"Discover Cooking, Discuss Life."

Go Back   Discuss Cooking - Cooking Forums > Recipes & Ingredients > Beef, Pork, Lamb & Venison > Beef
Click Here to Login
Reply
 
Thread Tools Display Modes
 
Old 07-11-2012, 11:08 AM   #1
Head Chef
 
Skittle68's Avatar
 
Join Date: Jan 2011
Location: Duluth, MN
Posts: 890
Tenderloin vs Filet Mignon?

Just started working at a new restaurant (unfortunately I'm still working at red lobster too), and 7 different cuts of steak, but one is a "tenderloin" and the other is "Filet Mignon". Aren't those the same thing?? One is a 6oz and one is an 8oz, so maybe they just wanted to have a slightly less expensive version of the same thing, but if thats the case, why not just say 6oz, and 8oz to make it less confusing? I could just ask them when I go back tomorrow, but I'm curious now, and I thought a little steak discussion might be fun :)

Just to make it more fun, some of the other choices are a 12 oz New York Strip, 12 oz Ribeye, and the big boy, a 22 oz porterhouse. Disregarding price, which one would you choose, and why?

I would choose the big porterhouse! I like that the fat is mostly on the outside, so it can be easily cut off, and doesn't get in my mouth, and I love getting the big loin piece, and also the surrounding meat to add a little different texture and variety. Yum!! Anyone know what the meat surrounding the loin piece is, technically?

Skittle68 is offline   Reply With Quote
Old 07-11-2012, 11:11 AM   #2
Master Chef
 
FrankZ's Avatar
Site Administrator
 
Join Date: Nov 2009
Location: Chesapeake Bay
Posts: 9,754
A porterhouse is loin (NY Strip) on one side and tenderloin (Filet Mignon) on the other.

They may use tenderloin and Filet Mignon as a marketing thing. Like when a can of tomatoes is 2/$4 when they really are just $2 each.
__________________
"First you start with a pound of bologna..."
-My Grandmother on how to make ham salad.
FrankZ is offline   Reply With Quote
Old 07-11-2012, 11:18 AM   #3
Head Chef
 
Skittle68's Avatar
 
Join Date: Jan 2011
Location: Duluth, MN
Posts: 890
Quote:
Originally Posted by FrankZ
A porterhouse is loin (NY Strip) on one side and tenderloin (Filet Mignon) on the other.

They may use tenderloin and Filet Mignon as a marketing thing. Like when a can of tomatoes is 2/$4 when they really are just $2 each.
What's the difference between loin and tenderloin?
Skittle68 is offline   Reply With Quote
Old 07-11-2012, 11:21 AM   #4
Certified Pretend Chef
 
Andy M.'s Avatar
 
Join Date: Sep 2004
Location: Massachusetts
Posts: 46,674
Technically speaking, filets mignon are cut from the smaller end of the tenderloin and tenderloin steaks are cut from further up the tenderloin where the meat is thicker. So it makes sense that the tendrloin steaks are bigger than the filets mignon. Most places call all tenderloin steak cuts filet mignon.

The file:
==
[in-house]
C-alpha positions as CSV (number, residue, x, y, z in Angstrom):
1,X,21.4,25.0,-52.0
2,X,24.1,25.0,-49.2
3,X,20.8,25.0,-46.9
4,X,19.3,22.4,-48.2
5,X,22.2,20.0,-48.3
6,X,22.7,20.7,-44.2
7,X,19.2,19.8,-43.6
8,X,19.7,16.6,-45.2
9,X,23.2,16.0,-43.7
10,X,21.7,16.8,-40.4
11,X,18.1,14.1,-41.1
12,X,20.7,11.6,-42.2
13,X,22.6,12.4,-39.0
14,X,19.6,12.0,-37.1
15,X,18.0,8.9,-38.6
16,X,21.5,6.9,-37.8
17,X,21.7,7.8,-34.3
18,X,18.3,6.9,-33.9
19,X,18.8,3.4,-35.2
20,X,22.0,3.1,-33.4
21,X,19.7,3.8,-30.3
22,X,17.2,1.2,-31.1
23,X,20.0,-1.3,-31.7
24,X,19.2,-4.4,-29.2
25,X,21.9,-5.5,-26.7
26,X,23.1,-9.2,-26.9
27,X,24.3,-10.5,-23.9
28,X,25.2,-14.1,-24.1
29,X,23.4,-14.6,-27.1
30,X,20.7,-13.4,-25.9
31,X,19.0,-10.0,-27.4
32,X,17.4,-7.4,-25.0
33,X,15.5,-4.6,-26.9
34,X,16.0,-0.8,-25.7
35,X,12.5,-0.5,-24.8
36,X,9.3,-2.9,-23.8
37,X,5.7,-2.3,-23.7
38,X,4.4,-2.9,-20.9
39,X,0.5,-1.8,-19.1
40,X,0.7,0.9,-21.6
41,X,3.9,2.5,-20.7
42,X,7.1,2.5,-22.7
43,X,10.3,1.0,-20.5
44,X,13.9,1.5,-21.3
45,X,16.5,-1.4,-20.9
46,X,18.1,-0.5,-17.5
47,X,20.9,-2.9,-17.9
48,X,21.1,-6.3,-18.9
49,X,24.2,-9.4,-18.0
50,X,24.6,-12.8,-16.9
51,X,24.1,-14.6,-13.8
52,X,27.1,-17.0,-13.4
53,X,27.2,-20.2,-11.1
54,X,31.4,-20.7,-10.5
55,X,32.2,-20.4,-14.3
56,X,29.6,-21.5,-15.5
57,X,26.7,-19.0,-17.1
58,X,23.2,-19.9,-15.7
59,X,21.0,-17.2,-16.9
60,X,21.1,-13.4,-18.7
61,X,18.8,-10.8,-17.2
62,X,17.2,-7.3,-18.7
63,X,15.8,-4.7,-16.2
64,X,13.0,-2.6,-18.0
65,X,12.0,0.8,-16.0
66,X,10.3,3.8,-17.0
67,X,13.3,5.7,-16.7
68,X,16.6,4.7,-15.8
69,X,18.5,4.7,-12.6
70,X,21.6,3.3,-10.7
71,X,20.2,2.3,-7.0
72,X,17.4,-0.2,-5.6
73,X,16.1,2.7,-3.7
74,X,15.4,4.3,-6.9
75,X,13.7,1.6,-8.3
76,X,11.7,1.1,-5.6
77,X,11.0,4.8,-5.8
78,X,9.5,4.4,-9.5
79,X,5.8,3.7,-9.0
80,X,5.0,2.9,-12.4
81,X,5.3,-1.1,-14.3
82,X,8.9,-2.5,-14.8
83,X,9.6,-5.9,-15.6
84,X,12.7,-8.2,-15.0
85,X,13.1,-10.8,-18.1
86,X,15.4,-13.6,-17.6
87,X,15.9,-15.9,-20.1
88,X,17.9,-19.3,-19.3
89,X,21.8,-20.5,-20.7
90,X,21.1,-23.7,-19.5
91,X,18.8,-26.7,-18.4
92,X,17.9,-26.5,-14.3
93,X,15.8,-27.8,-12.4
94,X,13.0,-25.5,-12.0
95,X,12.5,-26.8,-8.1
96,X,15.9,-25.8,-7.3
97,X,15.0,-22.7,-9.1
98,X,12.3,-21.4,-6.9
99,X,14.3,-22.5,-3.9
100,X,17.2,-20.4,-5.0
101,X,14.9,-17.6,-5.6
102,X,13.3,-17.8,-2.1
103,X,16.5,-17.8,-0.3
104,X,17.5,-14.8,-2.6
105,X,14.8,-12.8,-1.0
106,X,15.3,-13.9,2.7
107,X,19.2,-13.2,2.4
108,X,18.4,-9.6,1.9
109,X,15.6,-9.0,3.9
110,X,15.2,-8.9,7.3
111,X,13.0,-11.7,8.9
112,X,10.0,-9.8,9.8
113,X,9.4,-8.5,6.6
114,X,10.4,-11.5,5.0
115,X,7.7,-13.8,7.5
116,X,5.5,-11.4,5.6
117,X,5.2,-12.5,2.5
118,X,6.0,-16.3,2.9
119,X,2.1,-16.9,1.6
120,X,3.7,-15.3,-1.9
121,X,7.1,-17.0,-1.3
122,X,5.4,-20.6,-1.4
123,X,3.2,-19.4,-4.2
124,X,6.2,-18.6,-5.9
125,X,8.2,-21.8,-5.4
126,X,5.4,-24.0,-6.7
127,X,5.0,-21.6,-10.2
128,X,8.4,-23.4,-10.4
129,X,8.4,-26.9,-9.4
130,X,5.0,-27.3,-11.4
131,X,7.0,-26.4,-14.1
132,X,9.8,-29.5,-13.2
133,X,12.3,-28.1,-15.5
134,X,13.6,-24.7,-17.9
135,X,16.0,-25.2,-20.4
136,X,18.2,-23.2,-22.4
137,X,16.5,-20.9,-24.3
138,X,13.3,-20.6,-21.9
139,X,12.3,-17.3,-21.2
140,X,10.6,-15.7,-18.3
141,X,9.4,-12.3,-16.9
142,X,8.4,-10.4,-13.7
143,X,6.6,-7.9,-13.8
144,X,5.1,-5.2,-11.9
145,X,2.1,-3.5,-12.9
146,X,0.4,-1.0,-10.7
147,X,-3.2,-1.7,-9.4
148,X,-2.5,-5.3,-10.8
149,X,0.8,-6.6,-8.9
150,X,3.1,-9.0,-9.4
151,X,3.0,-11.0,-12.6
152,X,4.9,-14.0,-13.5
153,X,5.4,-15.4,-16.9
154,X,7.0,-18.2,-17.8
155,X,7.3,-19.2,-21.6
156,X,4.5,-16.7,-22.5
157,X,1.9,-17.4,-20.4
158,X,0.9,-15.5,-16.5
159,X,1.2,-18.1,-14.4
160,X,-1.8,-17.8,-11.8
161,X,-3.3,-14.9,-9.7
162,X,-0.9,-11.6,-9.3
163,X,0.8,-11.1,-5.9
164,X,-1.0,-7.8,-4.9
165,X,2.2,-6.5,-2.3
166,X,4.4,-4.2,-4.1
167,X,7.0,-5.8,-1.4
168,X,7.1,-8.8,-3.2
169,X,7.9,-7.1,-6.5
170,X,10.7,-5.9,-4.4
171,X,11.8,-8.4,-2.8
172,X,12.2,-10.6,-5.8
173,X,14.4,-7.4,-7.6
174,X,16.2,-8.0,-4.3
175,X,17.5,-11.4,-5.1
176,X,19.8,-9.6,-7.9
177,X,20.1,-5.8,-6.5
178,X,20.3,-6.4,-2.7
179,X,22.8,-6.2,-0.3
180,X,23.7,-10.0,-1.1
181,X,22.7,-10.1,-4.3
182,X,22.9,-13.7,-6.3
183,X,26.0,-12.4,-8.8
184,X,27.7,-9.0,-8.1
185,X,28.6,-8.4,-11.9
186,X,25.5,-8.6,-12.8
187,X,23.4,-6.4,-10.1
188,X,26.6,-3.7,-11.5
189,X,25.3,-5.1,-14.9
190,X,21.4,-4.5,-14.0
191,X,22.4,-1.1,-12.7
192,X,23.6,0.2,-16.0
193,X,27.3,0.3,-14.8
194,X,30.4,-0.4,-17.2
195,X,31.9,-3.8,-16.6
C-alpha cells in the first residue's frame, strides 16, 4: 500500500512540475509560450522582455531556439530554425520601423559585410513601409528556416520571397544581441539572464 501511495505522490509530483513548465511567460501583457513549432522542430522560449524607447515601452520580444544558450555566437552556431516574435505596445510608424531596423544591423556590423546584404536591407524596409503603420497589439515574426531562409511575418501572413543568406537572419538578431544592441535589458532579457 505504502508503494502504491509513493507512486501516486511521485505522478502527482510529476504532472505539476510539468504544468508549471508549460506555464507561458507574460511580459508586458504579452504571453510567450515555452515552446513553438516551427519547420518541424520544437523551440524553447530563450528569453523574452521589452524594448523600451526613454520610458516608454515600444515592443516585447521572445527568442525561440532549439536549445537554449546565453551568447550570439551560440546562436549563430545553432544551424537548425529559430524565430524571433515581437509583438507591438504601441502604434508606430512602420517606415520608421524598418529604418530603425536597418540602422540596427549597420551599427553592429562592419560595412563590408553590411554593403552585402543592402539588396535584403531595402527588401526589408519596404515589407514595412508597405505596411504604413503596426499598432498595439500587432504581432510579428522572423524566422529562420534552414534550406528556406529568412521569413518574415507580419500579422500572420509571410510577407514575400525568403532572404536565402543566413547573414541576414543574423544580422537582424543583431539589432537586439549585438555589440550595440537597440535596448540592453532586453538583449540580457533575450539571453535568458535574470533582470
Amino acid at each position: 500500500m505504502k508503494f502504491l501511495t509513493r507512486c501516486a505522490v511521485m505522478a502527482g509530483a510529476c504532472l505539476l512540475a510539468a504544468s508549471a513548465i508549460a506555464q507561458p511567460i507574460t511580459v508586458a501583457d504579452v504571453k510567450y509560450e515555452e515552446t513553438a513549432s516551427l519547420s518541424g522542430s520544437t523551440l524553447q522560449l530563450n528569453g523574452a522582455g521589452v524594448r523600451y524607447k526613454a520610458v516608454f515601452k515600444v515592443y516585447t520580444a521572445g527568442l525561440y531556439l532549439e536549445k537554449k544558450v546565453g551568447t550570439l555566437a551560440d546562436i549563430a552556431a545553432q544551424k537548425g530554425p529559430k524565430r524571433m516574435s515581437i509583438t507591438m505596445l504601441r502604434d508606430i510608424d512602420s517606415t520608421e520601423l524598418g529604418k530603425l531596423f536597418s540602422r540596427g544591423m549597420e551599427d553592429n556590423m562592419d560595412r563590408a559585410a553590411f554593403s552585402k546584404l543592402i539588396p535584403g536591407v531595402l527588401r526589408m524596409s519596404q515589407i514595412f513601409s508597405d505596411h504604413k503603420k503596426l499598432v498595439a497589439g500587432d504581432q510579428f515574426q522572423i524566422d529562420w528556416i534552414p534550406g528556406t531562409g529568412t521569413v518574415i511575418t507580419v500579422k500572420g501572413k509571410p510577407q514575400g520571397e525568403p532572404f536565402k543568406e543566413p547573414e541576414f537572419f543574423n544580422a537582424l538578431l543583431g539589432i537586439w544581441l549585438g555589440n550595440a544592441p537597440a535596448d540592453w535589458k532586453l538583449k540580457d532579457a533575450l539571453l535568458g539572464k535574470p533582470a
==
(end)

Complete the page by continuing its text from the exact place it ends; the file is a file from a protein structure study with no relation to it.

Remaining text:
__________________
"If you want to make an apple pie from scratch, you must first create the universe." -Carl Sagan
Andy M. is online now   Reply With Quote
Old 07-11-2012, 11:23 AM   #5
Certified Pretend Chef
 
Andy M.'s Avatar
 
Join Date: Sep 2004
Location: Massachusetts
Posts: 46,674
If you look at a porterhouse steak, the tenderloin is one side of the bone and the (sir)loin is on the other. The tenderloin is a whole separate piece of meat that's on the inside of the ribs while the sirloin is on the outside.
__________________
"If you want to make an apple pie from scratch, you must first create the universe." -Carl Sagan
Andy M. is online now   Reply With Quote
Old 07-11-2012, 02:29 PM   #6
Executive Chef
 
salt and pepper's Avatar
 
Join Date: Jun 2011
Location: Montana
Posts: 2,687
They are two different cuts of meat. The filet comes from the"back strap", on the outter side of the spine (along each side of the back bone) and the tenderloin comes from lower inside of the spine and is much smaller. Also on each side of the lower backbone.
salt and pepper is offline   Reply With Quote
Old 07-11-2012, 08:42 PM   #7
Chef Extraordinaire
 
buckytom's Avatar
 
Join Date: Aug 2004
Location: My mountain
Posts: 21,539
not exactly, s&p. andy had it right.

a filet mignon is a cut from the tenderloin, the tenderloin being the whole backstrap.

on a porterhouse, the small piece of meat is tenderloin, the larger piece is either a ny strip of rib eye.

i prefer either a ny strip or rib eye (or prime rib steak).
__________________
The past is gone it's all been said.
So here's to what the future brings,
I know tomorrow you'll find better things
buckytom is offline   Reply With Quote
Old 07-11-2012, 09:48 PM   #8
Certified/Certifiable
 
Chief Longwind Of The North's Avatar
 
Join Date: Aug 2004
Location: USA,Michigan
Posts: 10,367
Quote:
Originally Posted by buckytom View Post
not exactly, s&p. andy had it right.

a filet mignon is a cut from the tenderloin, the tenderloin being the whole backstrap.

on a porterhouse, the small piece of meat is tenderloin, the larger piece is either a ny strip of rib eye.

i prefer either a ny strip or rib eye (or prime rib steak).
Bone in rib-eye, the best cut of meat on the carcass, IMHO, especially, the 2nd rib-eye back from the chuck, well marbled, and cooked over blistering hot charcoal, with the lid on, medium rare. But tenderloin is pretty good too.

Seeeeeya; Chief Longwind of the North
__________________
“No amount of success outside the home can compensate for failure within the home…"

Check out my blog for the friendliest cooking instruction on the net. Go ahead. You know you want to.- https://gwnorthsfamilycookin.wordpress.com/
Chief Longwind Of The North is offline   Reply With Quote
Old 07-11-2012, 09:52 PM   #9
Master Chef
 
FrankZ's Avatar
Site Administrator
 
Join Date: Nov 2009
Location: Chesapeake Bay
Posts: 9,754
Backstrap usually refers to loin not tenderloin, though the actual backstrap is a nerve and one would not want to eat that.
__________________
"First you start with a pound of bologna..."
-My Grandmother on how to make ham salad.
FrankZ is offline   Reply With Quote
Old 07-11-2012, 09:54 PM   #10
Chef Extraordinaire
 
buckytom's Avatar
 
Join Date: Aug 2004
Location: My mountain
Posts: 21,539
i right there with you, brother.

serve it with little salty au jus from the roast, and a little side of grated horseradish, and don't talk to me for the next 20 minutes or so or you might get bit.